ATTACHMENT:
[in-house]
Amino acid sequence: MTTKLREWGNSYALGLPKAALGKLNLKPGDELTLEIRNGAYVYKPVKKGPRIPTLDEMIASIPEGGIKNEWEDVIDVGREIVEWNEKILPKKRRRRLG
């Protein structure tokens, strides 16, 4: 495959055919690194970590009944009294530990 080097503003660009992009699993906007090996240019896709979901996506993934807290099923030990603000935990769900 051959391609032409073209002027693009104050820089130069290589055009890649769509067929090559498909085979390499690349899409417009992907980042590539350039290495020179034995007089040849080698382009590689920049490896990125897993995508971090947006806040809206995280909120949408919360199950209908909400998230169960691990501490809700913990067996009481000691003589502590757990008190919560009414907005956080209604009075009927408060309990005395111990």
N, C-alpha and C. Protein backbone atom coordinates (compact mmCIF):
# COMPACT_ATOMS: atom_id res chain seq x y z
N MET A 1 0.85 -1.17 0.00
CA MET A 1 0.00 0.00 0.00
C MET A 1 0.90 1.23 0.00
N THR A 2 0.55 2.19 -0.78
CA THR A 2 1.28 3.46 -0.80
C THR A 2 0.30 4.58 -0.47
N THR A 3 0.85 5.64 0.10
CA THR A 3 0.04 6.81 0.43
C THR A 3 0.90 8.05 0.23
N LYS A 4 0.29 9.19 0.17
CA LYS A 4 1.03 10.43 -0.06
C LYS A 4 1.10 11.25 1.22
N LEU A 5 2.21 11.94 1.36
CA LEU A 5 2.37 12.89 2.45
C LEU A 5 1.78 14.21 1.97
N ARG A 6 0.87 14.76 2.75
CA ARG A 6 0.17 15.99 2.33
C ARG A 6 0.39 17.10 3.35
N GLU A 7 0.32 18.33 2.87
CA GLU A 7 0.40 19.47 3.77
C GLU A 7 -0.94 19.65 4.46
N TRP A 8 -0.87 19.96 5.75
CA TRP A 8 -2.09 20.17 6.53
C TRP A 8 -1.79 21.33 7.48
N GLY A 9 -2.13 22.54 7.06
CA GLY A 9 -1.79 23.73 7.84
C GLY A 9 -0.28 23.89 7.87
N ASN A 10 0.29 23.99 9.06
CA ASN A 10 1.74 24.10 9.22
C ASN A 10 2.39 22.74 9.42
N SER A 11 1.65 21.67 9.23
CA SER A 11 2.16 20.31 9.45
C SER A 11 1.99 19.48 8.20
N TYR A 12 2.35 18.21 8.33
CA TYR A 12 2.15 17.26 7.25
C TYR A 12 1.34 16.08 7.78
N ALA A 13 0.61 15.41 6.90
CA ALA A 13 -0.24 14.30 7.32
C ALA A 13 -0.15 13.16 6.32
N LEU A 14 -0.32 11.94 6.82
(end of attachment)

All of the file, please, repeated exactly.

[in-house]
Amino acid sequence: MTTKLREWGNSYALGLPKAALGKLNLKPGDELTLEIRNGAYVYKPVKKGPRIPTLDEMIASIPEGGIKNEWEDVIDVGREIVEWNEKILPKKRRRRLG
């Protein structure tokens, strides 16, 4: 495959055919690194970590009944009294530990 080097503003660009992009699993906007090996240019896709979901996506993934807290099923030990603000935990769900 051959391609032409073209002027693009104050820089130069290589055009890649769509067929090559498909085979390499690349899409417009992907980042590539350039290495020179034995007089040849080698382009590689920049490896990125897993995508971090947006806040809206995280909120949408919360199950209908909400998230169960691990501490809700913990067996009481000691003589502590757990008190919560009414907005956080209604009075009927408060309990005395111990």
N, C-alpha and C. Protein backbone atom coordinates (compact mmCIF):
# COMPACT_ATOMS: atom_id res chain seq x y z
N MET A 1 0.85 -1.17 0.00
CA MET A 1 0.00 0.00 0.00
C MET A 1 0.90 1.23 0.00
N THR A 2 0.55 2.19 -0.78
CA THR A 2 1.28 3.46 -0.80
C THR A 2 0.30 4.58 -0.47
N THR A 3 0.85 5.64 0.10
CA THR A 3 0.04 6.81 0.43
C THR A 3 0.90 8.05 0.23
N LYS A 4 0.29 9.19 0.17
CA LYS A 4 1.03 10.43 -0.06
C LYS A 4 1.10 11.25 1.22
N LEU A 5 2.21 11.94 1.36
CA LEU A 5 2.37 12.89 2.45
C LEU A 5 1.78 14.21 1.97
N ARG A 6 0.87 14.76 2.75
CA ARG A 6 0.17 15.99 2.33
C ARG A 6 0.39 17.10 3.35
N GLU A 7 0.32 18.33 2.87
CA GLU A 7 0.40 19.47 3.77
C GLU A 7 -0.94 19.65 4.46
N TRP A 8 -0.87 19.96 5.75
CA TRP A 8 -2.09 20.17 6.53
C TRP A 8 -1.79 21.33 7.48
N GLY A 9 -2.13 22.54 7.06
CA GLY A 9 -1.79 23.73 7.84
C GLY A 9 -0.28 23.89 7.87
N ASN A 10 0.29 23.99 9.06
CA ASN A 10 1.74 24.10 9.22
C ASN A 10 2.39 22.74 9.42
N SER A 11 1.65 21.67 9.23
CA SER A 11 2.16 20.31 9.45
C SER A 11 1.99 19.48 8.20
N TYR A 12 2.35 18.21 8.33
CA TYR A 12 2.15 17.26 7.25
C TYR A 12 1.34 16.08 7.78
N ALA A 13 0.61 15.41 6.90
CA ALA A 13 -0.24 14.30 7.32
C ALA A 13 -0.15 13.16 6.32
N LEU A 14 -0.32 11.94 6.82